Pancreatic cancer: Symptoms, treatment, and prevention

Hard to detect and quick to spread, pancreatic cancer is among the deadliest of cancers. Scientists hope that genetic research will make it more like other cancers-a treatable disease. But even if it's caught while confined to the pancreas-and it rarely is-just 16% of patients are alive five years after the initial diagnosis. By comparison, the five-year survival rate for localized breast cancer is 86%. If the cancer has spread beyond the pancreas, the likelihood of living another five years is just 2%. Only the statistics for liver cancer are as grim.

Fortunately, pancreatic cancer is uncommon compared with other major cancers. About 50,000 new cases are diagnosed every year in the United States, in contrast to about 250,000 new cases of breast cancer, and 225,000 new cases of lung cancer. But because it's so untreatable, pancreatic cancer causes about 40,000 deaths each year. It is the 4th leading cause of cancer death.

No one knows exactly what causes pancreatic cancer. Like many cancers, it's an older person's disease - the median age at diagnosis is 71. Because Americans are living longer, there are more cases now than a half-century ago. Pancreatic cancer does run in families. Former President Jimmy Carter's father, brother, and two sisters died of the disease. Familial cases account for 5%-15% of the total.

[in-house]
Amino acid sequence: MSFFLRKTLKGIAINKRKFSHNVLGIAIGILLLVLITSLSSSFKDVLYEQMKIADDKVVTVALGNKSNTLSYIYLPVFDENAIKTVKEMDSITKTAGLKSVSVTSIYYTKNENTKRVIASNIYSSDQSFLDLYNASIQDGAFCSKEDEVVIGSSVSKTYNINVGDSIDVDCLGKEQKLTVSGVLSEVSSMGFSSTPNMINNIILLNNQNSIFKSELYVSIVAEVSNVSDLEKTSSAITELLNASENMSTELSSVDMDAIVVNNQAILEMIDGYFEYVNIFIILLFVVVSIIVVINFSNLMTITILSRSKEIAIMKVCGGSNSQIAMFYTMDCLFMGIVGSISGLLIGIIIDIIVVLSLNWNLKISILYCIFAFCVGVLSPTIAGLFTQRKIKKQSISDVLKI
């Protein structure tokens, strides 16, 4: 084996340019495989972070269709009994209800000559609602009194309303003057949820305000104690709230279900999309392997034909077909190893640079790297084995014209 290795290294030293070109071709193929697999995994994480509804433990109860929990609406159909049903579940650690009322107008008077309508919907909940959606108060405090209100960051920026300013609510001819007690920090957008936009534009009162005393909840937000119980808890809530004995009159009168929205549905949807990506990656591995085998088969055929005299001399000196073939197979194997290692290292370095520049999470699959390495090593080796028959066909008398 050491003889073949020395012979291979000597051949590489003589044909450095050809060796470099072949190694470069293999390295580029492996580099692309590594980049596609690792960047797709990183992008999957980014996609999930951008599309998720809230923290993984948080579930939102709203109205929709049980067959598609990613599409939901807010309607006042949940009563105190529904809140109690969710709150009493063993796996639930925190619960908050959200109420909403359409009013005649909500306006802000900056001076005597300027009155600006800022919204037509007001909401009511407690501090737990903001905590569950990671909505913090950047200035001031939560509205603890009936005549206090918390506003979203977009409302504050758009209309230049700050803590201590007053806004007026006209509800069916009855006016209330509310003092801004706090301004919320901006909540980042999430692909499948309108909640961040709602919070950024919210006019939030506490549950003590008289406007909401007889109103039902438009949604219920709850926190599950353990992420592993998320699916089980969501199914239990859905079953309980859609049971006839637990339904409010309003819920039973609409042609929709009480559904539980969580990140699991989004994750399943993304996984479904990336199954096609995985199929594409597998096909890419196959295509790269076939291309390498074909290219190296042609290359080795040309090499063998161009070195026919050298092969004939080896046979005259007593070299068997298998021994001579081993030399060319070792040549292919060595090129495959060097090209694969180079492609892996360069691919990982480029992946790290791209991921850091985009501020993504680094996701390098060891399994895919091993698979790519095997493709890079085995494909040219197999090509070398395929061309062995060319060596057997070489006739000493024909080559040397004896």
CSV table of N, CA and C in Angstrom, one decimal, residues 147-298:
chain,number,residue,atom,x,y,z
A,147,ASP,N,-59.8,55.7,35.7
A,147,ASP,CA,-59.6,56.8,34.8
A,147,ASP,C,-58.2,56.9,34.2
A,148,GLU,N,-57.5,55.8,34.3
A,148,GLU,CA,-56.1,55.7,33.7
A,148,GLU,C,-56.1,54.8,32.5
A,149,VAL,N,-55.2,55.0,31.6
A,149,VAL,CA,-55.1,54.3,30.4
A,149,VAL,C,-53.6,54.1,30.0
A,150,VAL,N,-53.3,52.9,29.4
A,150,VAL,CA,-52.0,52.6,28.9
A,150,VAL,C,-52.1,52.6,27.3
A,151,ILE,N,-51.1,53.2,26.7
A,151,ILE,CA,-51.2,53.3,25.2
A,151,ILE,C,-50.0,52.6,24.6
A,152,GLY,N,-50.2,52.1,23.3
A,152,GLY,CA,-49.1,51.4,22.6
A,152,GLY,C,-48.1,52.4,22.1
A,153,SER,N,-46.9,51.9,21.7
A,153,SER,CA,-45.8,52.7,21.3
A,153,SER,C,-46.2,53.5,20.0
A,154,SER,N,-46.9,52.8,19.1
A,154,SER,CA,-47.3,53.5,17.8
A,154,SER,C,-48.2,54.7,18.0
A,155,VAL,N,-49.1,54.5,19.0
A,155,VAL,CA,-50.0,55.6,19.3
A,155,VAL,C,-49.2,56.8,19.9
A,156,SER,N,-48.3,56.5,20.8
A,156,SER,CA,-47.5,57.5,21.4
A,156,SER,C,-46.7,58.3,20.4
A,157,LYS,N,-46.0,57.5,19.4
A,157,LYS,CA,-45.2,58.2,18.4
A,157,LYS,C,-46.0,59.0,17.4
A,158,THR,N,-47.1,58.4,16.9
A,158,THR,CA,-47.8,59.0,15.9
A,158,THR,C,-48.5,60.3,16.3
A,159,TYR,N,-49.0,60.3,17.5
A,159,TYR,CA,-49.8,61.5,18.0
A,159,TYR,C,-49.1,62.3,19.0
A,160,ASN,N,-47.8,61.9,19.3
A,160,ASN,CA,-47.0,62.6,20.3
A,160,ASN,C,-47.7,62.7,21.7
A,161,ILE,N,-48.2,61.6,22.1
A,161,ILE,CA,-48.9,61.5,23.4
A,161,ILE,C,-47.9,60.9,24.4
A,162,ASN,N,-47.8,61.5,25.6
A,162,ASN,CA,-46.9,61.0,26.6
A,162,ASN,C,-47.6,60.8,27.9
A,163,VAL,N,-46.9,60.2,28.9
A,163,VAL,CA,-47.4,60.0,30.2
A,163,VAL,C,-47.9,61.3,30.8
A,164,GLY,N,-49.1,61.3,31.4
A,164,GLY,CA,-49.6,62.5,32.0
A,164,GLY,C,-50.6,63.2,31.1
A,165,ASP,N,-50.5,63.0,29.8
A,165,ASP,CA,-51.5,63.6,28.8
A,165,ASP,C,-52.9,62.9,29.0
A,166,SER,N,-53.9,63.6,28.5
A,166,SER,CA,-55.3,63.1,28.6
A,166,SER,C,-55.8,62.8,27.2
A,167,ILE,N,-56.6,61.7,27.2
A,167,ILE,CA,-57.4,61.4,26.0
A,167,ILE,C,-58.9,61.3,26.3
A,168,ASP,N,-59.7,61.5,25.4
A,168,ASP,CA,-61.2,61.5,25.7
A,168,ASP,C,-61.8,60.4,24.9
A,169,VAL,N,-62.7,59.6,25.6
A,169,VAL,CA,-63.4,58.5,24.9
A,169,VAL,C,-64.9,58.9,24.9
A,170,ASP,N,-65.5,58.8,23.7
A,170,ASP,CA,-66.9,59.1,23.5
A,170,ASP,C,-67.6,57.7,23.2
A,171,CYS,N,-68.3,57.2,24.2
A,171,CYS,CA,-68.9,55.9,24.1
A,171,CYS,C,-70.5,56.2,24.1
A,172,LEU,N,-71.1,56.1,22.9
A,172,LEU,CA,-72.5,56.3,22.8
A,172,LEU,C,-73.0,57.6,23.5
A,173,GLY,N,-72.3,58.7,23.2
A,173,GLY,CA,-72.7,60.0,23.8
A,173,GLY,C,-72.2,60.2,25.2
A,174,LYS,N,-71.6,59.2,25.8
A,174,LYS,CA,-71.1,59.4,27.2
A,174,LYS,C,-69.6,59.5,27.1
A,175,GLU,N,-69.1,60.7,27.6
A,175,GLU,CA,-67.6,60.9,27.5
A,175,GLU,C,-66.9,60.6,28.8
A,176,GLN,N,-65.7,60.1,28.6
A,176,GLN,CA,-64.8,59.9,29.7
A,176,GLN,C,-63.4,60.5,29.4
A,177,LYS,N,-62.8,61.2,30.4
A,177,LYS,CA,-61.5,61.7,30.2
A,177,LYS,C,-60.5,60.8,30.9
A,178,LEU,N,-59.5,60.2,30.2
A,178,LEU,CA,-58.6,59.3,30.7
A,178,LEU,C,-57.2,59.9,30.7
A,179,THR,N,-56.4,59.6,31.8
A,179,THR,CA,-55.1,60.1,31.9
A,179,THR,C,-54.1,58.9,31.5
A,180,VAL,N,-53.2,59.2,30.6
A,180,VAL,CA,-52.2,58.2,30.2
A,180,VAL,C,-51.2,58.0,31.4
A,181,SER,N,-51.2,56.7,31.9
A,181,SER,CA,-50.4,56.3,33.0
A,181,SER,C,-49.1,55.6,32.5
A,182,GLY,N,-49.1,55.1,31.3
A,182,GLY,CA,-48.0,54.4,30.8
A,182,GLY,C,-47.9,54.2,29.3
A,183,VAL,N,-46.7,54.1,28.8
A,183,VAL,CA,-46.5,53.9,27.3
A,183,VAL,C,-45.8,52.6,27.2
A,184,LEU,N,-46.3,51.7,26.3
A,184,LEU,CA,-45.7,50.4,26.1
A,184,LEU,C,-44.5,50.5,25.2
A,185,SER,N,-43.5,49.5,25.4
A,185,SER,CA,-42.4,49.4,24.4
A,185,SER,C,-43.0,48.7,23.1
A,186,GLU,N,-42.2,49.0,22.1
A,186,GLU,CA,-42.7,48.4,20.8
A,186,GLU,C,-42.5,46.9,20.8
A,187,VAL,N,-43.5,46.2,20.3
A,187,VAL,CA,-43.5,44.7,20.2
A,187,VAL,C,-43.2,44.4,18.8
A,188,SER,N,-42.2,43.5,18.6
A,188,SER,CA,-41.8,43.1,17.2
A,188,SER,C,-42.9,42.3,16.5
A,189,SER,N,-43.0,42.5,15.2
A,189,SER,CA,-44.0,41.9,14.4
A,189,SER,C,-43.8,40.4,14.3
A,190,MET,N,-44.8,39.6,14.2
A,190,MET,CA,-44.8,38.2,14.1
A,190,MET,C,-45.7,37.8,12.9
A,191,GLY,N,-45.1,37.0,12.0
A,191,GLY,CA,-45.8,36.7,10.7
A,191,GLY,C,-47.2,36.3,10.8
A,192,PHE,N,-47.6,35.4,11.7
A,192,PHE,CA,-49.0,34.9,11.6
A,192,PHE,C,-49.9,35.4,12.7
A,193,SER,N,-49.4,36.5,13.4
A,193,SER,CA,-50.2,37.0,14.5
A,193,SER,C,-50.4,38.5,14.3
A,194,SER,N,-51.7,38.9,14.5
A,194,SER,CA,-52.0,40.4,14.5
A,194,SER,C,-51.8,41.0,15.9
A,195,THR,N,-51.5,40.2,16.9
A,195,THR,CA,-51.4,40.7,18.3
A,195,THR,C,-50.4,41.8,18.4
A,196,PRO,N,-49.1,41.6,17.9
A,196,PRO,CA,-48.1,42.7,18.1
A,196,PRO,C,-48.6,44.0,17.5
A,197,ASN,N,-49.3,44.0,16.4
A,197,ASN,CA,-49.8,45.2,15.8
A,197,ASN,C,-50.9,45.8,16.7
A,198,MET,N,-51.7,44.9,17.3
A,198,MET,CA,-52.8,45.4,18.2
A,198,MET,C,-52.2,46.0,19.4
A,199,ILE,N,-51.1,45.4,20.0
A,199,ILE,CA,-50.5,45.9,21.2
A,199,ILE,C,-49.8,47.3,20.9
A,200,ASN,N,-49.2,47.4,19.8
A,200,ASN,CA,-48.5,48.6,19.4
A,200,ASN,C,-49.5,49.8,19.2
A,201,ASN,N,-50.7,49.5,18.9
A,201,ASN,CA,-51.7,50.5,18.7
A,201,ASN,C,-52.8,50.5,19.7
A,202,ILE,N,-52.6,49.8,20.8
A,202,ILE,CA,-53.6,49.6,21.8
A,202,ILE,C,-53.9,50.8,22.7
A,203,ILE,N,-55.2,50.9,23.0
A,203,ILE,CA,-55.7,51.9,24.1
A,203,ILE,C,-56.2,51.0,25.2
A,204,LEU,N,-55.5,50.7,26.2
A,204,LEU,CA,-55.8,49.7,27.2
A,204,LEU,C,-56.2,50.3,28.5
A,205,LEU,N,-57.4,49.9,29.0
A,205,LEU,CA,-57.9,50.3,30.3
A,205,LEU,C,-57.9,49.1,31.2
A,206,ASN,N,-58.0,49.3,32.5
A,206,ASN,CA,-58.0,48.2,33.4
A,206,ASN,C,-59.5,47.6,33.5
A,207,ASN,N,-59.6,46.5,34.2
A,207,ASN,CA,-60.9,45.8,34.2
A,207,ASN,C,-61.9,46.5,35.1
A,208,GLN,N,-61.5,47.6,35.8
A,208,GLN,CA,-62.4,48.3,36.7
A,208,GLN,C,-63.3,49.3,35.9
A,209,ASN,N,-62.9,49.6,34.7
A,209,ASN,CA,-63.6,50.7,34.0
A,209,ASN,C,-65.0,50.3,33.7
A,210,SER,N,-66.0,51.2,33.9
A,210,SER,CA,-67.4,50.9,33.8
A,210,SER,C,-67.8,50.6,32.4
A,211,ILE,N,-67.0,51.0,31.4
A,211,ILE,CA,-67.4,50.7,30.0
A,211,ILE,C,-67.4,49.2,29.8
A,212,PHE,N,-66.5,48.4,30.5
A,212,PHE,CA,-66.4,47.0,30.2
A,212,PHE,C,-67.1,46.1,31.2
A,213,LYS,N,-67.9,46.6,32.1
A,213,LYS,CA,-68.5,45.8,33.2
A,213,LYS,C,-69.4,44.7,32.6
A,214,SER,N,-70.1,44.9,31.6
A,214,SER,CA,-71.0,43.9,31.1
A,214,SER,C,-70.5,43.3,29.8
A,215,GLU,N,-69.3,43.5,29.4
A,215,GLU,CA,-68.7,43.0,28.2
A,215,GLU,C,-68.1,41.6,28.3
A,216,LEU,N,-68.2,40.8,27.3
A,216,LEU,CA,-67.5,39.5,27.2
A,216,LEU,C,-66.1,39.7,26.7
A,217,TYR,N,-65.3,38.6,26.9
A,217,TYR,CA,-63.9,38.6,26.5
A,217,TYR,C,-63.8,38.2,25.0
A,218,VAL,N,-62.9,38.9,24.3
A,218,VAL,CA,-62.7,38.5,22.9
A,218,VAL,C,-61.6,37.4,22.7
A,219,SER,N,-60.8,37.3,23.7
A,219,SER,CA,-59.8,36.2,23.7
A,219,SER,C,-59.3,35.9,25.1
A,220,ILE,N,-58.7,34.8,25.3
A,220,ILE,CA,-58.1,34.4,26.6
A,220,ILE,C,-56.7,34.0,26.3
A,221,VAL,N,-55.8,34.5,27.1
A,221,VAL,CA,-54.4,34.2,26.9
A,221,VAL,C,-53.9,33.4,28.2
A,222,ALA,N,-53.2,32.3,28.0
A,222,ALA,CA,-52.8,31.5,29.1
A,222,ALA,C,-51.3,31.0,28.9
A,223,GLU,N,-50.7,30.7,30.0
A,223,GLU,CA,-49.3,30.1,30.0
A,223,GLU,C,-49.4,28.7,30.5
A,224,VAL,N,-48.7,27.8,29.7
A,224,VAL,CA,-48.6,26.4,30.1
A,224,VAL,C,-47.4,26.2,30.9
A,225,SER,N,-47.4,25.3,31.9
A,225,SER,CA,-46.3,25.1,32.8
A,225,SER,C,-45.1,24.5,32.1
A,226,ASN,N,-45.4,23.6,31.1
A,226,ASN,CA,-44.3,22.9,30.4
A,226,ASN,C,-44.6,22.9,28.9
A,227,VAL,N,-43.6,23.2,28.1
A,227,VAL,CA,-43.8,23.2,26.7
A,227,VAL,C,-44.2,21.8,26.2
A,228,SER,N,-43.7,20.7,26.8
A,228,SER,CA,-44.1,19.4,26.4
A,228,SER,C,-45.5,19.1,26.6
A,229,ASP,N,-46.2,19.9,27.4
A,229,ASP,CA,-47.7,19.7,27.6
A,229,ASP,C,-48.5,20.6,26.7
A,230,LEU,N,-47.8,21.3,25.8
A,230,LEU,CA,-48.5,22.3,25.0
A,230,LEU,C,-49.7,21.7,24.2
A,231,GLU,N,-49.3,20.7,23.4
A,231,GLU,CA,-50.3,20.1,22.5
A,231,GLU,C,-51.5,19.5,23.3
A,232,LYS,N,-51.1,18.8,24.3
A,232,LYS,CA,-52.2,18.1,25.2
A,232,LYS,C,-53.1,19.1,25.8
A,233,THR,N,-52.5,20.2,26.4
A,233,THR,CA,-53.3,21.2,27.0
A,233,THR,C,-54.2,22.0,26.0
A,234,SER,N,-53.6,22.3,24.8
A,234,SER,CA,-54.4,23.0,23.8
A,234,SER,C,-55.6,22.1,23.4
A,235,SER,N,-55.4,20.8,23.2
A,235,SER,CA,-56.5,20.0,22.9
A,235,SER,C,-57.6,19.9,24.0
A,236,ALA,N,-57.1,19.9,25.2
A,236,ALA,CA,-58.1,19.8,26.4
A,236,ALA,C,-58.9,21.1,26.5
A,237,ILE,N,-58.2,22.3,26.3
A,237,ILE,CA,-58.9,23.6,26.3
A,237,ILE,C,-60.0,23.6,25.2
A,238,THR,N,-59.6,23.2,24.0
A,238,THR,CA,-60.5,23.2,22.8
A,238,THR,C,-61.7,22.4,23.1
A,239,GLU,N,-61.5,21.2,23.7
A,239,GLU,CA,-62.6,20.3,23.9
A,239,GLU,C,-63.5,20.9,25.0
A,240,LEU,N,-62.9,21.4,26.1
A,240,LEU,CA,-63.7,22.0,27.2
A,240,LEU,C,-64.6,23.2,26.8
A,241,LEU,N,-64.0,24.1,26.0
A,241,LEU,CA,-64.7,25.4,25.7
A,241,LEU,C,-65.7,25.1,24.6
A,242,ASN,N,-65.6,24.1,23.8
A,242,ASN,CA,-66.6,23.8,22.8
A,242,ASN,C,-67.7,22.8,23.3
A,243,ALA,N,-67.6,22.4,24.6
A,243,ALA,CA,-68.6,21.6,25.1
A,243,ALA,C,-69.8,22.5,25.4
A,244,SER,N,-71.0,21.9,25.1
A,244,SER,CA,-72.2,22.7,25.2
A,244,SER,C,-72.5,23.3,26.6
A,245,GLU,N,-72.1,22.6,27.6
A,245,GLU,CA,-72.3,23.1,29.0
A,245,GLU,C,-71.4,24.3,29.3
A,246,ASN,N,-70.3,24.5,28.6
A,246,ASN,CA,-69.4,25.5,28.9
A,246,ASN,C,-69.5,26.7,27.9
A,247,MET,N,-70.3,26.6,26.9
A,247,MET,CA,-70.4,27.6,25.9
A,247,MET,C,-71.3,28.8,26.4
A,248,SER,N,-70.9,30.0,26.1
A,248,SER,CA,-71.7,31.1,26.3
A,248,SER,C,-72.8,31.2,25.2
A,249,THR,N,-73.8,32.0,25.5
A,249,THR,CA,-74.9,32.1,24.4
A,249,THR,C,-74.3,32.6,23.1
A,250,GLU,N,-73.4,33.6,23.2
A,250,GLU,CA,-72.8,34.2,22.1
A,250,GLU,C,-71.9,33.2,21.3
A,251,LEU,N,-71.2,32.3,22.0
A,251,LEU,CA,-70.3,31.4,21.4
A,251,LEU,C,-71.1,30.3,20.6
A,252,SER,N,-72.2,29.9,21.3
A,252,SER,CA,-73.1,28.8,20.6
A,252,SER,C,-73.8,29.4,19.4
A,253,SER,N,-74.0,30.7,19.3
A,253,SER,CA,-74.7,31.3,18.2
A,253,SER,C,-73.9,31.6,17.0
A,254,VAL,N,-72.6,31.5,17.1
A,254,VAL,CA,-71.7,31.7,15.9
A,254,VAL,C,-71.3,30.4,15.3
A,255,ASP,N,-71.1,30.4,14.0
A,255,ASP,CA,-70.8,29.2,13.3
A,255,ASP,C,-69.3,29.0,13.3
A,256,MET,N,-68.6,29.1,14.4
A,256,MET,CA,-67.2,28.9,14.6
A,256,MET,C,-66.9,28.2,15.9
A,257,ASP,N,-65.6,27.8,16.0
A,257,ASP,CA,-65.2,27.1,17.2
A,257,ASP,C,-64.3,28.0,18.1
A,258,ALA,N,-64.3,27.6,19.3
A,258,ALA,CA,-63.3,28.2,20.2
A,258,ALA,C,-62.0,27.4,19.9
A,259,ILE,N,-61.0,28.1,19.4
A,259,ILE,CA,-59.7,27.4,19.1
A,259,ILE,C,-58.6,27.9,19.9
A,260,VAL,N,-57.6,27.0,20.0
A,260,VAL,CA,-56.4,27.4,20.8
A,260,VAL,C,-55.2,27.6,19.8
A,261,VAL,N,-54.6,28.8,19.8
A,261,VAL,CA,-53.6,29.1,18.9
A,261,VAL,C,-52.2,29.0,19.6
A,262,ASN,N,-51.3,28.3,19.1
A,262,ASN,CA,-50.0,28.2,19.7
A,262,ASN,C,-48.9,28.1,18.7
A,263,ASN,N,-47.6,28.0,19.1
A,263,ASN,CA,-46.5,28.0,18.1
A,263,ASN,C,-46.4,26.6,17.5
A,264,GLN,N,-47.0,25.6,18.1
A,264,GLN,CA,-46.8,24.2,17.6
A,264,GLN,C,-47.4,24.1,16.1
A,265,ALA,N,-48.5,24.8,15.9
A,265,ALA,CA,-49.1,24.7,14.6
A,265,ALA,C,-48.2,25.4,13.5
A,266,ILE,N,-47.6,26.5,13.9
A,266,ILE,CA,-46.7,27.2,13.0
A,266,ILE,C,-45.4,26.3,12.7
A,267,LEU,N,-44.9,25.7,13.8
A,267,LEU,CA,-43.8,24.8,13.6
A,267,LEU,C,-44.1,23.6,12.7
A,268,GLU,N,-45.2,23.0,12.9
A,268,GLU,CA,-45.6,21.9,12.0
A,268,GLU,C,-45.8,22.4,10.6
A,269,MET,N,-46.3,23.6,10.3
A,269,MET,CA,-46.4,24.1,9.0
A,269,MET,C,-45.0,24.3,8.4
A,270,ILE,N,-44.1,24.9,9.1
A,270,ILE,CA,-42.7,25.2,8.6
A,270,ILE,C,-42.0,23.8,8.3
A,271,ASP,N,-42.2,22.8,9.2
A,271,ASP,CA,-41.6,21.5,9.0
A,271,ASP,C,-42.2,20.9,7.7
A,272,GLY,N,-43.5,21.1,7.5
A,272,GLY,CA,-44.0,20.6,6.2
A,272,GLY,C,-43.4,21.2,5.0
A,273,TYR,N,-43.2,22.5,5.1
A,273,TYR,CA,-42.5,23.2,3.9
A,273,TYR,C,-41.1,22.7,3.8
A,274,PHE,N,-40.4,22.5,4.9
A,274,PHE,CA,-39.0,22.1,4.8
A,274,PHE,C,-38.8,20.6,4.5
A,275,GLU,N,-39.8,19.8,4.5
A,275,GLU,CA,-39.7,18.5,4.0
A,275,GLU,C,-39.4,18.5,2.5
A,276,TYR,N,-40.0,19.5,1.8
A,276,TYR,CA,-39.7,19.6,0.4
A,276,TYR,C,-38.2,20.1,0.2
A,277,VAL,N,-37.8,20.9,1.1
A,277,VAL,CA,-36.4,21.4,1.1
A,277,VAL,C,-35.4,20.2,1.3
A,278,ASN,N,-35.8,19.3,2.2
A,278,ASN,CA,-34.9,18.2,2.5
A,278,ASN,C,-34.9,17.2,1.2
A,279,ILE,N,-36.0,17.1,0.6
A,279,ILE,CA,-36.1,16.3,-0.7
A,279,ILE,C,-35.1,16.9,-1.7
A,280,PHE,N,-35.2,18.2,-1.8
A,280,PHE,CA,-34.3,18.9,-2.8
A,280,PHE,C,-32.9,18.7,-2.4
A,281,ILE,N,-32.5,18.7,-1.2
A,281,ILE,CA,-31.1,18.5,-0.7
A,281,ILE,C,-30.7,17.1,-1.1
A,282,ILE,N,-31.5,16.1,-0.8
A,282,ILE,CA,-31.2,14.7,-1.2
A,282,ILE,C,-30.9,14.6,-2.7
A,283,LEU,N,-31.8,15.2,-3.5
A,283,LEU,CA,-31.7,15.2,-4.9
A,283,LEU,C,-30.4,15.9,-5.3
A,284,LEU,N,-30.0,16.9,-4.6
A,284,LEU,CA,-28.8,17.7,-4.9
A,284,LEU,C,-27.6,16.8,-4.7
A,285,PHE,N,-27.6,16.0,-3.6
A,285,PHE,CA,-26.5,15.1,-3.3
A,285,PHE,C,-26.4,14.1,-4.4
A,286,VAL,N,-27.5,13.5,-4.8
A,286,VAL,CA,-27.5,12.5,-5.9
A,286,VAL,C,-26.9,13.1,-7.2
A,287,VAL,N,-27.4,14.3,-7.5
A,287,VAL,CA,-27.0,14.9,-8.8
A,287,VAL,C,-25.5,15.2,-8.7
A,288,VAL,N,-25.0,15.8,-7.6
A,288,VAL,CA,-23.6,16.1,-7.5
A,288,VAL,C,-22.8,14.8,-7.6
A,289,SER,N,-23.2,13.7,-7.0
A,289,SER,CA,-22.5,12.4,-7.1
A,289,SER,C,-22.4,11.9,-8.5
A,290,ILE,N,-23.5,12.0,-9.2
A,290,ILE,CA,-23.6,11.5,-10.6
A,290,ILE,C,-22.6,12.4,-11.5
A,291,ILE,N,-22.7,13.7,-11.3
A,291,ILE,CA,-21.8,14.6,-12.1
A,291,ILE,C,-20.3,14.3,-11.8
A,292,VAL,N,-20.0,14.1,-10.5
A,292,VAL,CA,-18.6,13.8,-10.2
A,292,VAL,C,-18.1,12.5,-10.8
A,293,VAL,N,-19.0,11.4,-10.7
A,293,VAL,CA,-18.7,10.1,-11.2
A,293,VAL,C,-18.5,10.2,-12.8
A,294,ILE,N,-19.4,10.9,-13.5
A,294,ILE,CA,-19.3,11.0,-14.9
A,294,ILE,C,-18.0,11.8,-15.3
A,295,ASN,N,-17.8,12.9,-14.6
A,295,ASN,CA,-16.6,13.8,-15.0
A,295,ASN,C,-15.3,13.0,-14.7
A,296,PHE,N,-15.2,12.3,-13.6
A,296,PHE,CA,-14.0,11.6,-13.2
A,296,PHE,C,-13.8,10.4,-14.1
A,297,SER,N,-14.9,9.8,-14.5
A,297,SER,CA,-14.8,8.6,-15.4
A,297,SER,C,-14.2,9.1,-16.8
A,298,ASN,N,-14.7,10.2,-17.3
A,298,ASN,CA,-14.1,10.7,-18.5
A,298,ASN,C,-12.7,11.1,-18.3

Symptoms

Symptoms often include abdominal pain that radiates to the back and weight loss. Because the pancreas is near the spine, backaches are common. It sometimes causes people to itch all over their bodies. About 70% of pancreatic cancers start in what doctors refer to as the head of the pancreas, which is the bulbous end of the gland. The tumor can block the common bile duct, which drains the gallbladder and liver. As a result, the waste product bilirubin backs up and gets into the blood. This results in jaundice, yellow discoloration of the skin and the eyes.

Treatment

Surgery provides the best chance of cure. However, the surgeon discovers that even a localized tumor is inoperable. If the tumor can be cut out, the surgeon may remove all or part of the pancreas, as well as parts of nearby organs. Salvaging some of the pancreas is preferred because otherwise the patient must cope with a sudden loss of insulin production as well as a life-threatening cancer.

If the cancer is in the head of the pancreas, the surgeon may perform the Whipple procedure, a major operation that involves removing parts of the small intestine, bile duct, and stomach, in addition to the head of the pancreas. If the tumor is another part, surgeons may remove that part of the pancreas along with the spleen.

Prevention is the best medicine

But preventing the disease is by far the best course of action. Smoking is the clearest risk factor, so not lighting up is the surest prevention tip. After you've kicked the habit, in several years your risk becomes the same as if you never smoked.

Other ways to help prevent pancreatic cancer include maintaining a healthy weight, exercising regularly, limiting alcohol use, and eating a Mediterranean-style diet.